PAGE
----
Ehud Barak Visits Vanderbilt!
Throughout my time here at Vanderbilt, I have found that there is a large emphasis placed on fostering healthy discussions in the hopes of exposure to a variety of world perspectives. While a large portion of this occurs in discussion-style classes, three of which I am enrolled in right now, there is also a tradition of bringing in influential individuals of our time to come and speak to students and the public about today’s key issues
This past Sunday marked the conclusion of the now 49-year tradition of the Impact Symposium here at Vanderbilt. In the past, the Vanderbilt University Speakers Committee has brought in people such as Martin Luther King, Jr., Tom Brokaw, Robert F. Kennedy, among others. This year’s speakers can be found if you click here!
I was only able to attend Sunday night’s event where our guest of honor was Ehud Barak, the former Defense Minister of Israel. Ever since he stepped down last month, he chose Vanderbilt to be the setting of his first public appearance. When asked why he chose a university to make his first public appearance, he recounted his love for the environment of a university from his time at Stanford University, where he attended graduate school and found the balance of diverse perspectives and intellect he encountered were extremely important to him. Therefore, he chose a similar setting to have this discussion and continue to nurture healthy discussions about current issues! The discussions that followed afterwards revolved around his perspectives about the recent unrest in the Middle East and his thoughts about the future directions of Israel and other Arab countries.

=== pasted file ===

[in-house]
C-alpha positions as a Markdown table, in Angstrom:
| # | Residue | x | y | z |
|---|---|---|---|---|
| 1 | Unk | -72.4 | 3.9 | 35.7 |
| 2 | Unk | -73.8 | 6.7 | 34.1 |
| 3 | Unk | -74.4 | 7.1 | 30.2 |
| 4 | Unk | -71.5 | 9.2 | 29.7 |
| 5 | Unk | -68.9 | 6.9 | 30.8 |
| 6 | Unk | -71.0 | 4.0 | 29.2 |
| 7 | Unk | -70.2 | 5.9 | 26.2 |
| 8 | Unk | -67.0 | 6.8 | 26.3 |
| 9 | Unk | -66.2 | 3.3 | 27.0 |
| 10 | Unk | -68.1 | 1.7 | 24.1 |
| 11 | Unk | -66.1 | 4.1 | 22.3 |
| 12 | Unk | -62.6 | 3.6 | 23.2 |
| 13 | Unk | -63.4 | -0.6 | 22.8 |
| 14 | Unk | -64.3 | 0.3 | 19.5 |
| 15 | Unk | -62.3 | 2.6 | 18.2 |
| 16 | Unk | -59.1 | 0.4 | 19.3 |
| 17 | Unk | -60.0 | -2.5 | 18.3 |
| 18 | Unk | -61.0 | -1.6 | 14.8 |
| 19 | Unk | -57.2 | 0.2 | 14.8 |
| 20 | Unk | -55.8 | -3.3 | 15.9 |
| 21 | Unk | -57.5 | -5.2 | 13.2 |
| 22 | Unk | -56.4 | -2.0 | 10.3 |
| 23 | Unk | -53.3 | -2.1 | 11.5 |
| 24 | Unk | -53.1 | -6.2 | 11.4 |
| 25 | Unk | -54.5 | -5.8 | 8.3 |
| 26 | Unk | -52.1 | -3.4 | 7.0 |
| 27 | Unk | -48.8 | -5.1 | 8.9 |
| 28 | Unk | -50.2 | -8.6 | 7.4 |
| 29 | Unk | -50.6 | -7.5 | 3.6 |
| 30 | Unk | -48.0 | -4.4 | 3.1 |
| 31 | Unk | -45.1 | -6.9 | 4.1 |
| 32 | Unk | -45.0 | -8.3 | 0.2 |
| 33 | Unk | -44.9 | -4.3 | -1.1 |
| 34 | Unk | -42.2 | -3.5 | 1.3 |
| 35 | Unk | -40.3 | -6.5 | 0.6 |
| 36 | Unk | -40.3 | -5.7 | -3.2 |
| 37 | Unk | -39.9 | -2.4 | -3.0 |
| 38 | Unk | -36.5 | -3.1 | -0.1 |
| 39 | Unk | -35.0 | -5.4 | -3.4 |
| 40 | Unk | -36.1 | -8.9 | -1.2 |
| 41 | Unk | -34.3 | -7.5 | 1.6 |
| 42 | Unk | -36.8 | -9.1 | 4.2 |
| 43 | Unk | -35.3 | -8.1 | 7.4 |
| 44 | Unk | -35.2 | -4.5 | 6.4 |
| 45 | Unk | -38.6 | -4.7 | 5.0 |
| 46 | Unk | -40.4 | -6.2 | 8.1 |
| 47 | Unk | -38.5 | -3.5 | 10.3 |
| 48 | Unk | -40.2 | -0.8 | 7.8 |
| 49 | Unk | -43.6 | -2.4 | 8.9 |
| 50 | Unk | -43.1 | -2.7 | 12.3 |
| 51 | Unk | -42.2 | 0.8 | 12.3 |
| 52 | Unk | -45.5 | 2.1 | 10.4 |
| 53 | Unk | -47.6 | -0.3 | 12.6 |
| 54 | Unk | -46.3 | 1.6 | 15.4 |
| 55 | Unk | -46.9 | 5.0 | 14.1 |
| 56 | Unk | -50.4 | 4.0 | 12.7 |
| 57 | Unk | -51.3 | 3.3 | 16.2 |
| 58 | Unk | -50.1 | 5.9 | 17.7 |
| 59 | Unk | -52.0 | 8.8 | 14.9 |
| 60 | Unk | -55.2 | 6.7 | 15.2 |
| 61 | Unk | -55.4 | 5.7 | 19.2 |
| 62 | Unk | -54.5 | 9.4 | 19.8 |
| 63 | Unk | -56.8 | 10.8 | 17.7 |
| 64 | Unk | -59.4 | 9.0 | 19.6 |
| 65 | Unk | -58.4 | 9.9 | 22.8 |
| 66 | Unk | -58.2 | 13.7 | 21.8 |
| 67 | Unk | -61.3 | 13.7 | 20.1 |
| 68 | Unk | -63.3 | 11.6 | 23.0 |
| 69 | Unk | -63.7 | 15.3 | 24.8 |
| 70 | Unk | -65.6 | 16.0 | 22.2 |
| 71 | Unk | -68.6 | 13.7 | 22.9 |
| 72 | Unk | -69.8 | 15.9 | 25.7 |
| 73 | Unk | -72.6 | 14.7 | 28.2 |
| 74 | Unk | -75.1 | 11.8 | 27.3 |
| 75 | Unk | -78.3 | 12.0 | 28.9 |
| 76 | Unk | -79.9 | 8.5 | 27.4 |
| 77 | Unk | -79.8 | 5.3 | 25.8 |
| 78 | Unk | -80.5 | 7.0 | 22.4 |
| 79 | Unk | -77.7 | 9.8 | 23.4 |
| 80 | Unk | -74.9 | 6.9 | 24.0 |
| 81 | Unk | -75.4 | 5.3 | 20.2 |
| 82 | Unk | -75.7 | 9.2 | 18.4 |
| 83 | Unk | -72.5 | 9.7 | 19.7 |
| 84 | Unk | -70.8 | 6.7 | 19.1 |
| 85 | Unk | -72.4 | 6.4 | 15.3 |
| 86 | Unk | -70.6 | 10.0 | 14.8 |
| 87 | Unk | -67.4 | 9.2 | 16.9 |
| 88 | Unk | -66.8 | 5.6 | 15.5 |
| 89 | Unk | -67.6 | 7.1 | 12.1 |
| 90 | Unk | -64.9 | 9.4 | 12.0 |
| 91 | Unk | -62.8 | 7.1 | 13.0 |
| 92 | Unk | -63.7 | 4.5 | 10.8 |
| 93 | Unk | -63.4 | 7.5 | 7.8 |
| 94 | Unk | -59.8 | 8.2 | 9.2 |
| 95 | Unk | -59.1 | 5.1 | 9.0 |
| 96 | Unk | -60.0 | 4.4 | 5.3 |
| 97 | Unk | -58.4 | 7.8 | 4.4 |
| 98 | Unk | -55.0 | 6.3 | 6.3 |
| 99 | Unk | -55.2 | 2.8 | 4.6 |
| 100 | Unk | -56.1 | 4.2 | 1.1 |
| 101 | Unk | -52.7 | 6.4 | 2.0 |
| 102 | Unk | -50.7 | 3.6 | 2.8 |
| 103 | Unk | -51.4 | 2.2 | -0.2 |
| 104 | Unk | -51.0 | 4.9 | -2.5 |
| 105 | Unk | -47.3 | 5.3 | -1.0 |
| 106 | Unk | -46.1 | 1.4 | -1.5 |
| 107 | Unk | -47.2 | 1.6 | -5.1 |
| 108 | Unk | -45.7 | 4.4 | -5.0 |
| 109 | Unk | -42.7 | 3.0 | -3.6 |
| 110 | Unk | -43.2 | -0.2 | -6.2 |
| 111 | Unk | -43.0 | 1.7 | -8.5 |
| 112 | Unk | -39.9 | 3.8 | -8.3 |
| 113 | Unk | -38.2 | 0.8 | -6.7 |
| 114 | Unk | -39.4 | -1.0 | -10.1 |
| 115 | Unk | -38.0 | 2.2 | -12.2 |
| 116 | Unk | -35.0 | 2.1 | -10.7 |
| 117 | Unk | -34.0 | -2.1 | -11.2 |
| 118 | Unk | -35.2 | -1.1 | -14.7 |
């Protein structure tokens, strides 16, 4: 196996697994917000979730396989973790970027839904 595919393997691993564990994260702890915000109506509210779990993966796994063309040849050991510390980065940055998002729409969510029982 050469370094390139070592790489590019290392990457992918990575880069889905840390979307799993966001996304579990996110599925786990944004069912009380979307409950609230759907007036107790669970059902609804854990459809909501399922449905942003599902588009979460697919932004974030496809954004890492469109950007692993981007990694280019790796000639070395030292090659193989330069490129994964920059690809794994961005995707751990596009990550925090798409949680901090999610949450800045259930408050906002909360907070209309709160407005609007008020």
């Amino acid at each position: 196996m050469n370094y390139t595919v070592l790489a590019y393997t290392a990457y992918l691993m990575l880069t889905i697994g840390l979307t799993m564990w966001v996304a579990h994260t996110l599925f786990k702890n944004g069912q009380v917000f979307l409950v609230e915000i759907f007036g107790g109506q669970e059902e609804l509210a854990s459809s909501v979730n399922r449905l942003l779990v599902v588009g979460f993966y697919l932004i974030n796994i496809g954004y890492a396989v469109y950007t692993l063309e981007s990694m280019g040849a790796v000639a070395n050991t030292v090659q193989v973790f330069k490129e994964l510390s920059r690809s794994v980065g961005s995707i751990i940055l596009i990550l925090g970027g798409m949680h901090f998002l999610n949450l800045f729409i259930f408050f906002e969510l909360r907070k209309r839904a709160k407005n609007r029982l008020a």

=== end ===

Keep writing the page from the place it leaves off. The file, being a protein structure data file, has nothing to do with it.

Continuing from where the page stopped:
I absolutely love that Vanderbilt sets up such avenues for students to be more well-rounded individuals outside of the classroom setting. As a student, I was able to attend this talk, as well as all of the Impact Symposium talks, for free. It makes it all too easy to take an intellectual break from routine life and get a truly once in a lifetime opportunity to hear from such remarkably influential individuals such as Prime Minister Barak first-hand. After the talk, I honestly could not help but feel oh so privileged to have had the chance to hear such a well-spoken, competent leader of a country who was able to capitalize on the strengths of Israel and lead the country in truly rough times.
Balancing academia with social life and keeping it classy all the way through. That’s my Vanderbilt :)